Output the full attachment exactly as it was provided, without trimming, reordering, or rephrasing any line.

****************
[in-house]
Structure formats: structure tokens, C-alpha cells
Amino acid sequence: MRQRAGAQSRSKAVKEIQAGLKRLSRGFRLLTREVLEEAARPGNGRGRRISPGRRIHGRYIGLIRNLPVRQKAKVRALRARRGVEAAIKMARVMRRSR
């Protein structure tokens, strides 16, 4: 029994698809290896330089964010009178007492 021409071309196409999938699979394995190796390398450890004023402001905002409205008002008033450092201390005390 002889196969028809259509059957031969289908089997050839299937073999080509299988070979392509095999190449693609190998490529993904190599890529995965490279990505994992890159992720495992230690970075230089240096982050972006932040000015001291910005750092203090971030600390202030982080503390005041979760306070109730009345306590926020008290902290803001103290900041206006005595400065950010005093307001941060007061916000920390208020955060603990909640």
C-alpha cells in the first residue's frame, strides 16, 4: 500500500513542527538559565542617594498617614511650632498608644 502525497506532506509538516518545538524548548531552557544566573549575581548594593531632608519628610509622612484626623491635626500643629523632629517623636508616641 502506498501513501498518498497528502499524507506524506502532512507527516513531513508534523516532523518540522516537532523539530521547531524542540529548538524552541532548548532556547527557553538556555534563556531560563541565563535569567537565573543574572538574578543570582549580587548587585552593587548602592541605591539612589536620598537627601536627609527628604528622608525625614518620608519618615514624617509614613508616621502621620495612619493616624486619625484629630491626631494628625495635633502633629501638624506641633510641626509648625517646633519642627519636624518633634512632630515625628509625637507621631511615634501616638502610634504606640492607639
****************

[in-house]
Structure formats: structure tokens, C-alpha cells
Amino acid sequence: MRQRAGAQSRSKAVKEIQAGLKRLSRGFRLLTREVLEEAARPGNGRGRRISPGRRIHGRYIGLIRNLPVRQKAKVRALRARRGVEAAIKMARVMRRSR
């Protein structure tokens, strides 16, 4: 029994698809290896330089964010009178007492 021409071309196409999938699979394995190796390398450890004023402001905002409205008002008033450092201390005390 002889196969028809259509059957031969289908089997050839299937073999080509299988070979392509095999190449693609190998490529993904190599890529995965490279990505994992890159992720495992230690970075230089240096982050972006932040000015001291910005750092203090971030600390202030982080503390005041979760306070109730009345306590926020008290902290803001103290900041206006005595400065950010005093307001941060007061916000920390208020955060603990909640």
C-alpha cells in the first residue's frame, strides 16, 4: 500500500513542527538559565542617594498617614511650632498608644 502525497506532506509538516518545538524548548531552557544566573549575581548594593531632608519628610509622612484626623491635626500643629523632629517623636508616641 502506498501513501498518498497528502499524507506524506502532512507527516513531513508534523516532523518540522516537532523539530521547531524542540529548538524552541532548548532556547527557553538556555534563556531560563541565563535569567537565573543574572538574578543570582549580587548587585552593587548602592541605591539612589536620598537627601536627609527628604528622608525625614518620608519618615514624617509614613508616621502621620495612619493616624486619625484629630491626631494628625495635633502633629501638624506641633510641626509648625517646633519642627519636624518633634512632630515625628509625637507621631511615634501616638502610634504606640492607639